In its new Opinion on the “Integration of women, mothers and families with a migrant background in the EU Member States and target language levels for integration“, the European Economic and Social Committee (EESC) is calling on the Commission to adopt a new “Initiative on Integration and Inclusion” with holistic approach to the integration of migrant women encompassing fundamental rights, social and labour inclusion, education, culture, justice and health.
EESC notes that across all Member States there is little evidence of action plans and strategies with a particular focus on women or gender issues and there are indications that women with migrant backgrounds, including minority ethnic and black women in particular, face multiple or intersectional discrimination in many areas of social life, including employment and education, and in particular face barriers in accessing healthcare services.
The COVID-19 crisis has only aggravated the situation, disproportionately affecting migrants and migrant women in particular. In light of this, the EESC urges the Member States to provide free training on the use of digital devices, document management, looking for work and remote working and provide access to crisis support and legal advice for people with economic difficulties and/or at risk of social exclusion. The establishment of better systems for assessing educational credentials and providing gender-specific support programmes can facilitate women’s entry into the labour market.
The EESC believes that language skills, employment and the quality of employment are interrelated and that therefore the better the language skills, the more likely it is that a newcomer will have access to good jobs and education opportunities and better integrate into society in general. Unfortunately, only a few Member States follow a needs-based approach to language learning by opening courses to all residents with limited language proficiency. According to the report, several Member States provide access to such courses only for beneficiaries of humanitarian protection. Language-learning programmes are rarely linked to employment, and job-specific, on-the-job and higher-level language training courses are also rare. In other courses offered, migrants need to pay for the courses in advance and are only reimbursed if they pass the final exams.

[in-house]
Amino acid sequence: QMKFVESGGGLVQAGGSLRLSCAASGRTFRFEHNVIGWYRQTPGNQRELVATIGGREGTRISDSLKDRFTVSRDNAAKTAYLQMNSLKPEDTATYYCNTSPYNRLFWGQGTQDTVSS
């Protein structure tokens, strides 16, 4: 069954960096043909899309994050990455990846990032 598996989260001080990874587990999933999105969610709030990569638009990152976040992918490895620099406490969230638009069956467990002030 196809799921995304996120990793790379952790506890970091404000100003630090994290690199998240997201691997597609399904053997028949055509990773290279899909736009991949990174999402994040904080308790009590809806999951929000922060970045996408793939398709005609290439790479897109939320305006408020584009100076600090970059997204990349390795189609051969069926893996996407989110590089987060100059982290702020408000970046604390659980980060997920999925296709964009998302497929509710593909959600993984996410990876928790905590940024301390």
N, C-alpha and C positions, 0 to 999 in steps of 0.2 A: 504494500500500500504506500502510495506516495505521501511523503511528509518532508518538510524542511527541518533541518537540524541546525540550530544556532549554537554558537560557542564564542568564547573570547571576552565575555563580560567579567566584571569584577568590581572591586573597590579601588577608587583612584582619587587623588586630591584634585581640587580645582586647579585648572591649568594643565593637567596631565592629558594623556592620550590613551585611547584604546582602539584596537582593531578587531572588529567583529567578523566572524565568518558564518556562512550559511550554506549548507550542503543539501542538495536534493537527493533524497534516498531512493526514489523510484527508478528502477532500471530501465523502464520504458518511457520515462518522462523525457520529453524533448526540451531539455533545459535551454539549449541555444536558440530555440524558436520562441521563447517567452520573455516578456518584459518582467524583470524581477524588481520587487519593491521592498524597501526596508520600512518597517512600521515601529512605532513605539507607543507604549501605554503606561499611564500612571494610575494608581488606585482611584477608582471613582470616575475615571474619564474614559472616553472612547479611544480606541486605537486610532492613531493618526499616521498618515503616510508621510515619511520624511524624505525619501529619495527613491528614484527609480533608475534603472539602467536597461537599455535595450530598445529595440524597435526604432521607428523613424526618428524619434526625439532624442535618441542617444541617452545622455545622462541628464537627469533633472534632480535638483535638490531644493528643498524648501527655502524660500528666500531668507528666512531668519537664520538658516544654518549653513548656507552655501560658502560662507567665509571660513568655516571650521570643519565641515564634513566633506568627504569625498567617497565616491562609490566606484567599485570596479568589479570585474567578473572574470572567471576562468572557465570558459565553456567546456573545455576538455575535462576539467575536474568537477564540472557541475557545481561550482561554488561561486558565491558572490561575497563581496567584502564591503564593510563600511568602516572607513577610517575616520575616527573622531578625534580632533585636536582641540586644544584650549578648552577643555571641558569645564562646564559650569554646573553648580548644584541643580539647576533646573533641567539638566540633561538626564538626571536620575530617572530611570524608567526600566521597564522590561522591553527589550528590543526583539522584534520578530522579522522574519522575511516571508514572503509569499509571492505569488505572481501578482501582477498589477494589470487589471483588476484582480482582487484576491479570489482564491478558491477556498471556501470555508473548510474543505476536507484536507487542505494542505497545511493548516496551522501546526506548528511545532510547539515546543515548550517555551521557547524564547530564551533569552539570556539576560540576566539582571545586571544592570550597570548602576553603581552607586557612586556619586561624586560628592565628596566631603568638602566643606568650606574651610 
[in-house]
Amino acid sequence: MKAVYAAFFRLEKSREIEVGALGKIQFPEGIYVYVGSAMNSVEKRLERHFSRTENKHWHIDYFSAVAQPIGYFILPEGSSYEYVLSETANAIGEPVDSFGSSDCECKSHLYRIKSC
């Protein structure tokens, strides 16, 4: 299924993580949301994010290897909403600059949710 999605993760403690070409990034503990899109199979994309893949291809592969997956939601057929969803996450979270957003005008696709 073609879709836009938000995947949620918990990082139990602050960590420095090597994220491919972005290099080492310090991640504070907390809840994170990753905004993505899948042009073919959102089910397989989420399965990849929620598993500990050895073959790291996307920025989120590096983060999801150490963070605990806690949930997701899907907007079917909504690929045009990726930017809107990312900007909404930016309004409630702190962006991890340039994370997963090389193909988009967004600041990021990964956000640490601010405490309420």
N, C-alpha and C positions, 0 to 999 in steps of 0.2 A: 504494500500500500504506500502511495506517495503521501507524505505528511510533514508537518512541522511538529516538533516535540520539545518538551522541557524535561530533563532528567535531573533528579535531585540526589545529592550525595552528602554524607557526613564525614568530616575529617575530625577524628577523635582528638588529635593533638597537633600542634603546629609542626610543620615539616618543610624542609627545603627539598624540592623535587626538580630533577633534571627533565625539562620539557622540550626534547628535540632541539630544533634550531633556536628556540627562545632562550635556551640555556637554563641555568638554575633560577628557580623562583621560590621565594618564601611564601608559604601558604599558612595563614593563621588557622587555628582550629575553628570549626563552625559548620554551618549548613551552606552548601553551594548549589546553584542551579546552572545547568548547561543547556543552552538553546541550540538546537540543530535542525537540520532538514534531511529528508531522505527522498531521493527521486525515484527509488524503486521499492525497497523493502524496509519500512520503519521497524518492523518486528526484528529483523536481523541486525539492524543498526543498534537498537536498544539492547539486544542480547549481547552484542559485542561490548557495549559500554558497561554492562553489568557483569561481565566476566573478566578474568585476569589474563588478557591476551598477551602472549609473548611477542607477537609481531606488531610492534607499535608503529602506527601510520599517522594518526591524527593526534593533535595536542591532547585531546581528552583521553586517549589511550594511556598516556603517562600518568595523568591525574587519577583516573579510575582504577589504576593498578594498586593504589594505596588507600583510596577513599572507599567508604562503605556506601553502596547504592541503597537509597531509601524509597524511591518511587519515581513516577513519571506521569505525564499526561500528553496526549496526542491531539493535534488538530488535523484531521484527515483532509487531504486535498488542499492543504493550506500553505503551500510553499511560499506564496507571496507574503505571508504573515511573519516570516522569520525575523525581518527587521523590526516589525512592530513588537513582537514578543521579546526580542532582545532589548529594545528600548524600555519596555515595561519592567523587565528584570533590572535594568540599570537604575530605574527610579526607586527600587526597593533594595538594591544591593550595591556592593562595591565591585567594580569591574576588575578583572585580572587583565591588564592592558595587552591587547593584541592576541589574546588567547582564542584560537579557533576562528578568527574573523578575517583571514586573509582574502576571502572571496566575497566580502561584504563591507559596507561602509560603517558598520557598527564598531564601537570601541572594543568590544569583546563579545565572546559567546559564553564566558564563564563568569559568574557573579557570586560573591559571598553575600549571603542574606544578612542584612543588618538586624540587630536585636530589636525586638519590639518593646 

For more information on EESC’s Opinion, please visit the EESC’s website.
For more information on Eurodiaconia’s work in this area, please see Eurodiaconia’s Guidelines for the Integration of Migrant women and our report on Promoting Access to Employment for Migrants and Refugees or visit our migration thematic page.